Marriage Toxin Volume 2: Operation Date- Commence



I thought there was a lot to love with volume 1 of this series, but Marriage Toxin volume 2 manages to find itself a cut above even that. Joumyaku’s narrative beats develop and grow, finding a way to worm under the skin of this series, finding a way to breath artificial life into it despite its episodic nature. Mizuki Yoda’s art on the other hand, drapes itself thoughtfully across Joumyaku’s written words, creating a physical phenomenon equivalent to their writing. And together, it creates a story that feels surprisingly crystal clear, yet endlessly enjoyable. You can see everything coming from so far away, but that almost feels like their intention, especially with this volume.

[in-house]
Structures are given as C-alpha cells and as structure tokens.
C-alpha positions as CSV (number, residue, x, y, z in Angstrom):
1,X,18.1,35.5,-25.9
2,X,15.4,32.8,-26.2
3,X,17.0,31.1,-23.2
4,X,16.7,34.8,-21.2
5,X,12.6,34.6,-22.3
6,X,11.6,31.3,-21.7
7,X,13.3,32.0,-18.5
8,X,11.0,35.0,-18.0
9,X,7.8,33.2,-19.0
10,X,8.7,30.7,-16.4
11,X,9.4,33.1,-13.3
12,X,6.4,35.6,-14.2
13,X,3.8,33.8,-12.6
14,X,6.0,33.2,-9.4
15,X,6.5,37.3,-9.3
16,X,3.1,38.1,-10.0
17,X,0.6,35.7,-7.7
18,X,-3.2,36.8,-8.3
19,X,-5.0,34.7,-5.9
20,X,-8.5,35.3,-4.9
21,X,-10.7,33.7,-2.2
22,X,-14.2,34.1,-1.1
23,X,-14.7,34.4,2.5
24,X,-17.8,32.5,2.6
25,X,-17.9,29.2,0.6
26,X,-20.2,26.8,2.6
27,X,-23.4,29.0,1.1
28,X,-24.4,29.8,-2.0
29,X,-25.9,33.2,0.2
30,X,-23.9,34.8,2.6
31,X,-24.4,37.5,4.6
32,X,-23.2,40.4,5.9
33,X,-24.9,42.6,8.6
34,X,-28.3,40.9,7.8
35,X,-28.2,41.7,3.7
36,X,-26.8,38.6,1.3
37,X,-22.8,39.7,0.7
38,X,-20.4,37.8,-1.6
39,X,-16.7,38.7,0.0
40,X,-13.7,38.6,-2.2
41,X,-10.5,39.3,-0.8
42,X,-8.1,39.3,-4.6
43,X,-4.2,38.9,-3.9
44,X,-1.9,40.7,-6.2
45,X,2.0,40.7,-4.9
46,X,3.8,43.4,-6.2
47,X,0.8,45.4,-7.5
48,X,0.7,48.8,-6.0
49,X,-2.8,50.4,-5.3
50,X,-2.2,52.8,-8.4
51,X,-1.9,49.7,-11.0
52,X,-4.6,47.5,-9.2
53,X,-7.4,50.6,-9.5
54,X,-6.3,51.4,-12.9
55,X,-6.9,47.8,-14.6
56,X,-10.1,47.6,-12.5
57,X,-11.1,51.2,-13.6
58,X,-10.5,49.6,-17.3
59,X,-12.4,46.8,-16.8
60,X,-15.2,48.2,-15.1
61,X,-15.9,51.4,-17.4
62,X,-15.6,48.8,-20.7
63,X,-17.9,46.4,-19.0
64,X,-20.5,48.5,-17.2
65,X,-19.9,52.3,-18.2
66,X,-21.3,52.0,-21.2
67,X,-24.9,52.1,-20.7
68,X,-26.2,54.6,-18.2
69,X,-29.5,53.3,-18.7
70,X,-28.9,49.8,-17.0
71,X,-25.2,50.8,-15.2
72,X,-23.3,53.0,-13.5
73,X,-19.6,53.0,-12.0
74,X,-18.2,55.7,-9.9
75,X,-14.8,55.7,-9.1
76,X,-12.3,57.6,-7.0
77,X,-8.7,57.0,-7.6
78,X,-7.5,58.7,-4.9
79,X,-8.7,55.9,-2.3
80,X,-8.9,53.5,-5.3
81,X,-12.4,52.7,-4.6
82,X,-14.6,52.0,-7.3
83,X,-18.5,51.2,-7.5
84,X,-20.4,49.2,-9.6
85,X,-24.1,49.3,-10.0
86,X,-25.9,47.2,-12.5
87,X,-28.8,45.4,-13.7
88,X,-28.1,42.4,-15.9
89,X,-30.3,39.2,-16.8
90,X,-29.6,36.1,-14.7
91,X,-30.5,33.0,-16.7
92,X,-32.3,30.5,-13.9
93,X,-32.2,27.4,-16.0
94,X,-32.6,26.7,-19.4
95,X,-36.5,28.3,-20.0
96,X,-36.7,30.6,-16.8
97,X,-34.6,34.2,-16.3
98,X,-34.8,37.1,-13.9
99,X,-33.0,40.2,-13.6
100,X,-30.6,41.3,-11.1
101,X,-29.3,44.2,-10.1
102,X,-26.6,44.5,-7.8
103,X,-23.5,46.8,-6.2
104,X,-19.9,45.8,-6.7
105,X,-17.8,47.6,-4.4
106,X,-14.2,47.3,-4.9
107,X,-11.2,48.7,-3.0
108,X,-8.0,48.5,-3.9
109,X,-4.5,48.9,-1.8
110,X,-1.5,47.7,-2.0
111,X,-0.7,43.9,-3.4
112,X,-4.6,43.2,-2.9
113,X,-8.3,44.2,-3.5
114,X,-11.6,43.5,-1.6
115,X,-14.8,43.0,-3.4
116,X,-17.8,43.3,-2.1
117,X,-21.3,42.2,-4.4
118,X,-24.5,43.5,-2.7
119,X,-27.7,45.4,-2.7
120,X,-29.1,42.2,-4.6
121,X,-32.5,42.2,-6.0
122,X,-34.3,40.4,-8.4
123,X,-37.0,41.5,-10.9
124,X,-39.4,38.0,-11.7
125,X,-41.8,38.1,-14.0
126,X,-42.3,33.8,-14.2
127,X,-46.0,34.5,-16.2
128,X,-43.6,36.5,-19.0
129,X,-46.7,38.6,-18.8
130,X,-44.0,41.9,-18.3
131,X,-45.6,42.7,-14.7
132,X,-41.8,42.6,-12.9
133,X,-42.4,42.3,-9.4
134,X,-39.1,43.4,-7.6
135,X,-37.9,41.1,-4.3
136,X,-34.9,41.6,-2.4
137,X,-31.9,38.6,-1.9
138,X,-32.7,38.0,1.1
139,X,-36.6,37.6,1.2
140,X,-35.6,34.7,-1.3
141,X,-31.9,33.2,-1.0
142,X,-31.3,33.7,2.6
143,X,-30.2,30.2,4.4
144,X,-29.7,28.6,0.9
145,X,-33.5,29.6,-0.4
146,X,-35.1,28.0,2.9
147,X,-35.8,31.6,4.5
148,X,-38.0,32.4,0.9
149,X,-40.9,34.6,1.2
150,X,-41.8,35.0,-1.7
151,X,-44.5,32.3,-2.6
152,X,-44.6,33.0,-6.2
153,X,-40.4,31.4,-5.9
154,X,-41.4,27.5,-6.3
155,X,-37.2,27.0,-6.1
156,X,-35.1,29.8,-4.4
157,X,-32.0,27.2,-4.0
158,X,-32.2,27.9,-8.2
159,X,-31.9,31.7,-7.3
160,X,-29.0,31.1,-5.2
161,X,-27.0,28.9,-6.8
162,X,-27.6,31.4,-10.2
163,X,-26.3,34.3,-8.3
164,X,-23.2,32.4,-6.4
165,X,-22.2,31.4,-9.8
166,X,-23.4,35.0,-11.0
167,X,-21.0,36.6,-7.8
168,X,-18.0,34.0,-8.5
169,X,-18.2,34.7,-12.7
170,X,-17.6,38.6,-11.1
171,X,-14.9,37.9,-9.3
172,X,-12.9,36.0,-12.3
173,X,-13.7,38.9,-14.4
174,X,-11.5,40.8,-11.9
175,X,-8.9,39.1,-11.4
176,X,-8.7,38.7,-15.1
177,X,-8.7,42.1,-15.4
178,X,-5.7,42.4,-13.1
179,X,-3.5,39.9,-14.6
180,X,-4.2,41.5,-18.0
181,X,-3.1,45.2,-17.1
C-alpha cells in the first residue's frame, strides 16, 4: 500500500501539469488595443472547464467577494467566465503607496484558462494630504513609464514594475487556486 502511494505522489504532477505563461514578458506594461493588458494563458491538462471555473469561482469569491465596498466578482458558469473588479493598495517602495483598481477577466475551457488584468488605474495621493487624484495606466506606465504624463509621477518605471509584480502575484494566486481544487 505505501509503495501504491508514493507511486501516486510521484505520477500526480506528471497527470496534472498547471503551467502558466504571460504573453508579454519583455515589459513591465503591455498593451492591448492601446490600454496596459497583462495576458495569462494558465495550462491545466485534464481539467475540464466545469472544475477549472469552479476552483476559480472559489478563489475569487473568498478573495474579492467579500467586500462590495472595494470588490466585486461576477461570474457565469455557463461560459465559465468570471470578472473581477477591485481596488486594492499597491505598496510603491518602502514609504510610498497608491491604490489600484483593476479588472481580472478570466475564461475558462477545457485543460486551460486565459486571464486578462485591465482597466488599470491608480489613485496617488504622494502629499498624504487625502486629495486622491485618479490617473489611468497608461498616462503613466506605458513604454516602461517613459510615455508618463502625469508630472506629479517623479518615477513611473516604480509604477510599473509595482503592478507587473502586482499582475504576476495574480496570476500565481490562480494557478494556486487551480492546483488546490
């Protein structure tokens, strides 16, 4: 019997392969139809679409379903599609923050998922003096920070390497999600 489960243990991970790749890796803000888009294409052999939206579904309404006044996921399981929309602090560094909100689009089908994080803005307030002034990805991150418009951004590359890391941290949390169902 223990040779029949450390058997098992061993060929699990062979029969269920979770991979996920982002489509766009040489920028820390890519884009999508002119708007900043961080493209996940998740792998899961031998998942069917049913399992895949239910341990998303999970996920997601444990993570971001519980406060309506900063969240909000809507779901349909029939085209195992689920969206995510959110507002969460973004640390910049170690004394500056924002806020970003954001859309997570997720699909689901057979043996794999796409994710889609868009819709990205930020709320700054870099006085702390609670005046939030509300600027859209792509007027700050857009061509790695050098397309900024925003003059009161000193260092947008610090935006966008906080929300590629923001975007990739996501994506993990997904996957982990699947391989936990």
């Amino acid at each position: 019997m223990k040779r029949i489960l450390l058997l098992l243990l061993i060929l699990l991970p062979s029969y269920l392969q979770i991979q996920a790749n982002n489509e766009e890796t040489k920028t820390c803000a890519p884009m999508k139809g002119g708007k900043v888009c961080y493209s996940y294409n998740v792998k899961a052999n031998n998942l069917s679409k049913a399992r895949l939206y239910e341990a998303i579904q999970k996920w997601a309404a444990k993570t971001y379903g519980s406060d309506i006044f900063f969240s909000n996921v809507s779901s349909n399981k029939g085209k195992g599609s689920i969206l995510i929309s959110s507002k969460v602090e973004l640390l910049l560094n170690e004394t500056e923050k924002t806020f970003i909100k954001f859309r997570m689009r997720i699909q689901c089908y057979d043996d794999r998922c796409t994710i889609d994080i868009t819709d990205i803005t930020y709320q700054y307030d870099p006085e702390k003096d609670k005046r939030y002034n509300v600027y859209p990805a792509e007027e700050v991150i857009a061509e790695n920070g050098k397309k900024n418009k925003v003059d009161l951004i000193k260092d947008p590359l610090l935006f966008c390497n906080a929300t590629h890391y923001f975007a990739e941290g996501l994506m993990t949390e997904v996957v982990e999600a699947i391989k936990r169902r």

There’s a world of things to talk about with Marriage Toxin volume 2, but I think the simplest way is to talk about the idea of the connections that proliferate this story. We saw a lot of it in the first volume, but Joumyaku (with the help of Mizuki Yoda) is able to pull a lot more out in this volume. I think the easiest example is the idea of isolation and loneliness, expressed through infamous art thief Kyoko Himekawa, and a pair of unnamed girls. This volume’s story starts off with Gero reminiscing over what his childhood was like: bleak, alienated, and distanced. Forced to quite literally look through a one-way window at a family that was happy, a family that he couldn’t have. And lo and behold, that theme of isolation (alongside the concept of a savior) is mimed back at Gero with Himekawa when the pair celebrate making it out of the water-master’s clutches by going out to a theme park. Similarly, she struggled with having nobody in her life, but ultimately found her calling which created a sort of feedback loop in the manga. There’s two young girls featured at the center of this story, and both have the same hair style and freckles. Of course, they could never be the same due to the gap in time of Gero seeing one girl as a child, and another as an adult, but the sentiment remains the same. Where Gero (though really his family) ripped the first girl out of her life, he almost rectifies his past by returning a deeply valuable piece of family to the look-alike girl in the present.